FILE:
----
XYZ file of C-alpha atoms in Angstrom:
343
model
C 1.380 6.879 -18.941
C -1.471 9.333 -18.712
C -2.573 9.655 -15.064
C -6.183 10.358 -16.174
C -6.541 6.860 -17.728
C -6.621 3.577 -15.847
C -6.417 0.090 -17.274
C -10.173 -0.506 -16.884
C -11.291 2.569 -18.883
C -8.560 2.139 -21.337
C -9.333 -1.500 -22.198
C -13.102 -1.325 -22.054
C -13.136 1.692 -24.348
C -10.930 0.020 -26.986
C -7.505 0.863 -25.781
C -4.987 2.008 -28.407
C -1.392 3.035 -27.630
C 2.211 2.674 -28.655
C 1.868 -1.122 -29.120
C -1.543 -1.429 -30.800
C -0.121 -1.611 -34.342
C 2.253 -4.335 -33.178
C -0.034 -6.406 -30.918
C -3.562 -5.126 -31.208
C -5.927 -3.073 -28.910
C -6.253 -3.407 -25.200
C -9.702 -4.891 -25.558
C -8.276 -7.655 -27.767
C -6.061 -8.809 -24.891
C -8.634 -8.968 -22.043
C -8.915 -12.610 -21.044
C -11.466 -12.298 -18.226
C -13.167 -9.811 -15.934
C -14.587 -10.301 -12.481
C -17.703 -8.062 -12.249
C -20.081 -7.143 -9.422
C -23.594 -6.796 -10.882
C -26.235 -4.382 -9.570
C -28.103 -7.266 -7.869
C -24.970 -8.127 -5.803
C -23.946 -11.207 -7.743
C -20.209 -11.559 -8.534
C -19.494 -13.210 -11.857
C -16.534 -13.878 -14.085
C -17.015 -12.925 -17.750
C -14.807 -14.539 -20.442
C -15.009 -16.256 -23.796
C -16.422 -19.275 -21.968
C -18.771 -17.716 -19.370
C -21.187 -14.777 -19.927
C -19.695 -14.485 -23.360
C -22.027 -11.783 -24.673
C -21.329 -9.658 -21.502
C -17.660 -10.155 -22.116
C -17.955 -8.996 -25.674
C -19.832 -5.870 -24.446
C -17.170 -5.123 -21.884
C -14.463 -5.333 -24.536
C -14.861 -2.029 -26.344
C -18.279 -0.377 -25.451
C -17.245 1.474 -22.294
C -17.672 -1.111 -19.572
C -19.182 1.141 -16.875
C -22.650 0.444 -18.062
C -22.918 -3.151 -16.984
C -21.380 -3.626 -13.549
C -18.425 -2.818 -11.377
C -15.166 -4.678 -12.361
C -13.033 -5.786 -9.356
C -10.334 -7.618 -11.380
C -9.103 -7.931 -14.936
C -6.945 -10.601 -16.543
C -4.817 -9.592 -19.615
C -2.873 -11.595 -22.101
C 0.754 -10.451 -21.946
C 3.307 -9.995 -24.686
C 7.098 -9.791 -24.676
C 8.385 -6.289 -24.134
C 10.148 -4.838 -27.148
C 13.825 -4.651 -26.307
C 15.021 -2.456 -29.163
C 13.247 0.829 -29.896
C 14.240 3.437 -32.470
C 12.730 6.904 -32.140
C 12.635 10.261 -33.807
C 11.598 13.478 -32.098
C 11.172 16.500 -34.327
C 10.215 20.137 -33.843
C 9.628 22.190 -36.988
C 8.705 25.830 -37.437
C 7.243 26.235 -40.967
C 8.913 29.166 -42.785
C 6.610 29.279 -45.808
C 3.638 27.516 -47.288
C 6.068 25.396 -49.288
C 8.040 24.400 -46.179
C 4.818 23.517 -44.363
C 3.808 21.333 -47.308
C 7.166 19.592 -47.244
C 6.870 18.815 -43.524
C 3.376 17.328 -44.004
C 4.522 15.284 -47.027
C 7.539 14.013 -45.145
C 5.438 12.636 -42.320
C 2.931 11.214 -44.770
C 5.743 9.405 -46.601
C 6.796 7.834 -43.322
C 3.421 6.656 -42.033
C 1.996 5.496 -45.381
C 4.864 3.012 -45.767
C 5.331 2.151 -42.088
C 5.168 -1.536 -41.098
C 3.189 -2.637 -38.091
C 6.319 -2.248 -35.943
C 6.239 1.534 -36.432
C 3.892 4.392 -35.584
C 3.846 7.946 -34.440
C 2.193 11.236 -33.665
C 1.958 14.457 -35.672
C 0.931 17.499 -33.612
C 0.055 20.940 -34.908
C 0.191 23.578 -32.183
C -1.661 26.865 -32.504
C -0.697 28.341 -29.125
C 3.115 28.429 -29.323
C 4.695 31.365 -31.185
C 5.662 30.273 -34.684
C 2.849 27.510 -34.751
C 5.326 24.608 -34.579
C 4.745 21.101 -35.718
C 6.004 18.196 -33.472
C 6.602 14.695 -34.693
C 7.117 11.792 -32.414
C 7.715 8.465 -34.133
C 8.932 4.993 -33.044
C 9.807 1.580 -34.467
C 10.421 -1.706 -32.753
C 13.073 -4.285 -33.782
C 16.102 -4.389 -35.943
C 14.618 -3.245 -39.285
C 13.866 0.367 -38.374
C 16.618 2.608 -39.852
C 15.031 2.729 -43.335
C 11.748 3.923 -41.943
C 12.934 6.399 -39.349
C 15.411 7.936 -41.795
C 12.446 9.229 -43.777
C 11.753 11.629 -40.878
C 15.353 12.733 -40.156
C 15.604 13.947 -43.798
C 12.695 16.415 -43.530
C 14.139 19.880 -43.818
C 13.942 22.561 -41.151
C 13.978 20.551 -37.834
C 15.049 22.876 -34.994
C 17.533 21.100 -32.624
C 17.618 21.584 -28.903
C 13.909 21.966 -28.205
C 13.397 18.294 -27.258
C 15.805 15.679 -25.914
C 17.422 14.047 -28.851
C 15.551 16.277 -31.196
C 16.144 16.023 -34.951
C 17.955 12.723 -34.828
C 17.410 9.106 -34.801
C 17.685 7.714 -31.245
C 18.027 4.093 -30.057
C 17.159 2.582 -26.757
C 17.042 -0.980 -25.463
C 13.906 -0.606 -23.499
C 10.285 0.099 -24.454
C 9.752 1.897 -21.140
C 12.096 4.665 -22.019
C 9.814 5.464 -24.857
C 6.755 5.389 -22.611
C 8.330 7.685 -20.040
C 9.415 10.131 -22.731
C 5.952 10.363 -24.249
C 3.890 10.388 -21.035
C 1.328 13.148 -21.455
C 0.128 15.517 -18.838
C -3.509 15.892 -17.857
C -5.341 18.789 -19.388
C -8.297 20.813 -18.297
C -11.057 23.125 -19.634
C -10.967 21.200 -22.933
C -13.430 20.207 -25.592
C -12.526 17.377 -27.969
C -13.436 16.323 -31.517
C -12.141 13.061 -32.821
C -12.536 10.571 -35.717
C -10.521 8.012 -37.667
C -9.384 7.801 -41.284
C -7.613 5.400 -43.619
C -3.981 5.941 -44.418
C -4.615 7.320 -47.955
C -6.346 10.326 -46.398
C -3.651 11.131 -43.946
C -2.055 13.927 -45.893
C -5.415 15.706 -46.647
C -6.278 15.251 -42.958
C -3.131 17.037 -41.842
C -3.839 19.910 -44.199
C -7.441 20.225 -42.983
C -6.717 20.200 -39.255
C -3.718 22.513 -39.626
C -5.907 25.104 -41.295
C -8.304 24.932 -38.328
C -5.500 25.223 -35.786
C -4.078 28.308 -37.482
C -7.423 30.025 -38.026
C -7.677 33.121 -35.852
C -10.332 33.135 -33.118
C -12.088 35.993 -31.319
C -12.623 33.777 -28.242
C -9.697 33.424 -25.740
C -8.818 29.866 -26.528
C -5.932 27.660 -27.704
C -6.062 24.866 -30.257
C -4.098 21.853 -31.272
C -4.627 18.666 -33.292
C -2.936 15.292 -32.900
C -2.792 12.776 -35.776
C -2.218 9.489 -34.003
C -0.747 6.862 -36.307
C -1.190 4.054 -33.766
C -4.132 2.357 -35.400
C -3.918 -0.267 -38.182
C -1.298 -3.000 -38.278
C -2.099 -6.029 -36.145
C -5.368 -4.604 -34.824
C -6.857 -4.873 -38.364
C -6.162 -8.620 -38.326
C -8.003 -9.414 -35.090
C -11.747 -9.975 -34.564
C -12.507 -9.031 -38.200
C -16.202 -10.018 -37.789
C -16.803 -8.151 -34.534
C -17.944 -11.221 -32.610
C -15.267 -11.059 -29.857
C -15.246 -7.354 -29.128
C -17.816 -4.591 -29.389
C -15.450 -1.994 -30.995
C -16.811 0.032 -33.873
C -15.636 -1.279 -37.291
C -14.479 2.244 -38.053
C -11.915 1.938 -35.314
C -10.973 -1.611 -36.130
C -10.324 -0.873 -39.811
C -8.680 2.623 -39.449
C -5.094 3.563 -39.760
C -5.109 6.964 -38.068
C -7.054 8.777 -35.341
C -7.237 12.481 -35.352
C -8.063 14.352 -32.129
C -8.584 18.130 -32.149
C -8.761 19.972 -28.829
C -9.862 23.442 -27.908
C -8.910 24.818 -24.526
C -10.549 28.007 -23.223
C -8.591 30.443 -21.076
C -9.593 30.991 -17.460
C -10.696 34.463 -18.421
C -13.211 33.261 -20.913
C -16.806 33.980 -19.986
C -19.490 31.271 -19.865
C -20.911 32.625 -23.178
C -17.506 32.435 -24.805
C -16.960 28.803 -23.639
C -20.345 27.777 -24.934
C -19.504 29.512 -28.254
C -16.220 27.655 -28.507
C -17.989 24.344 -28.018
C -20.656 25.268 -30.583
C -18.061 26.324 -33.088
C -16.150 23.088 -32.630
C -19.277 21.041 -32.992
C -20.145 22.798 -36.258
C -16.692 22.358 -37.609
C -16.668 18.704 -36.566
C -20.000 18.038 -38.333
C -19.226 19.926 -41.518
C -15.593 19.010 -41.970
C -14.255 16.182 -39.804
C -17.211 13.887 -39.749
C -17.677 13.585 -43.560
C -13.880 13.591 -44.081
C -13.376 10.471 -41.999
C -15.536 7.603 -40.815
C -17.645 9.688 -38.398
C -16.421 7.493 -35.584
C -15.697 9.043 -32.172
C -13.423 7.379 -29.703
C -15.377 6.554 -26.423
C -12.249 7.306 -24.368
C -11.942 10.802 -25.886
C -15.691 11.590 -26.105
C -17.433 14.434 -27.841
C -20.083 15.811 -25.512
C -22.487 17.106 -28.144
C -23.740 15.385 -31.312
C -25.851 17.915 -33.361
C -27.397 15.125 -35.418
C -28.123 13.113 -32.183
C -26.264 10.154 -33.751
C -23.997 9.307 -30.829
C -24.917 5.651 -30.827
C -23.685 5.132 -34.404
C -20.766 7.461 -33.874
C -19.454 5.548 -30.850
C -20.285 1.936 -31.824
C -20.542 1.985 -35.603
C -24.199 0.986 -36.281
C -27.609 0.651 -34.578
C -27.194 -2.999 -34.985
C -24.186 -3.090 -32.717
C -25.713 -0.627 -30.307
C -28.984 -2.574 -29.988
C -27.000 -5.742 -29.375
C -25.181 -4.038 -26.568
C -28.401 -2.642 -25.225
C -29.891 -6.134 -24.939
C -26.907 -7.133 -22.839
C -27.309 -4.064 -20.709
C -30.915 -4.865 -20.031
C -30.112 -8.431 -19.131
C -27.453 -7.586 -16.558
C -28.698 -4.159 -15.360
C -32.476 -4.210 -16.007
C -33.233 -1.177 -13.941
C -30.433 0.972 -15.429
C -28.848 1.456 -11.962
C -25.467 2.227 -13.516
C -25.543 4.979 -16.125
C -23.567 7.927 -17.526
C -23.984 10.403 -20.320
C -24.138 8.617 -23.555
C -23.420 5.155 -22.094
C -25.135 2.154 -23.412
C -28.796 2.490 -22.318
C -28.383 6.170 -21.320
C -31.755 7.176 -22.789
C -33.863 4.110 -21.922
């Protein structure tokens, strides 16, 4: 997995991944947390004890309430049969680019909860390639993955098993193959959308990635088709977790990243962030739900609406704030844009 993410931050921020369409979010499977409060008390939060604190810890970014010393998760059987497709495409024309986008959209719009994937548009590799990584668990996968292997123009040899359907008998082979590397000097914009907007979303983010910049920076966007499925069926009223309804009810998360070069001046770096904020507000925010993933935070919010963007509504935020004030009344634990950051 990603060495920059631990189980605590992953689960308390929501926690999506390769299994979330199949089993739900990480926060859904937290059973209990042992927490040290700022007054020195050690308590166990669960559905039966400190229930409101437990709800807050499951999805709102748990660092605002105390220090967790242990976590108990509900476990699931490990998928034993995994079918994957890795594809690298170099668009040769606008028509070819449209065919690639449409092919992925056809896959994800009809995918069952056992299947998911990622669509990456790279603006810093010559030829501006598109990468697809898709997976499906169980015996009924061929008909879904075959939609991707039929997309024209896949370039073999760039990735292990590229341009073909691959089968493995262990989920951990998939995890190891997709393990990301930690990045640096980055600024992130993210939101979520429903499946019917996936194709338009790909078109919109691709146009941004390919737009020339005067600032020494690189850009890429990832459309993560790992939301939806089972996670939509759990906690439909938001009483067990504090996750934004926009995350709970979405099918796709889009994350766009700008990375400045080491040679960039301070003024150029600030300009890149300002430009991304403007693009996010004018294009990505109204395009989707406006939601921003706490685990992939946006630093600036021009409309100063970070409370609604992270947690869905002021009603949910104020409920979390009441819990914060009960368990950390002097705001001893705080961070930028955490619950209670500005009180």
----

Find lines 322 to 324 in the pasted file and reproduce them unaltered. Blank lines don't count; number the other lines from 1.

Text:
C -27.000 -5.742 -29.375
C -25.181 -4.038 -26.568
C -28.401 -2.642 -25.225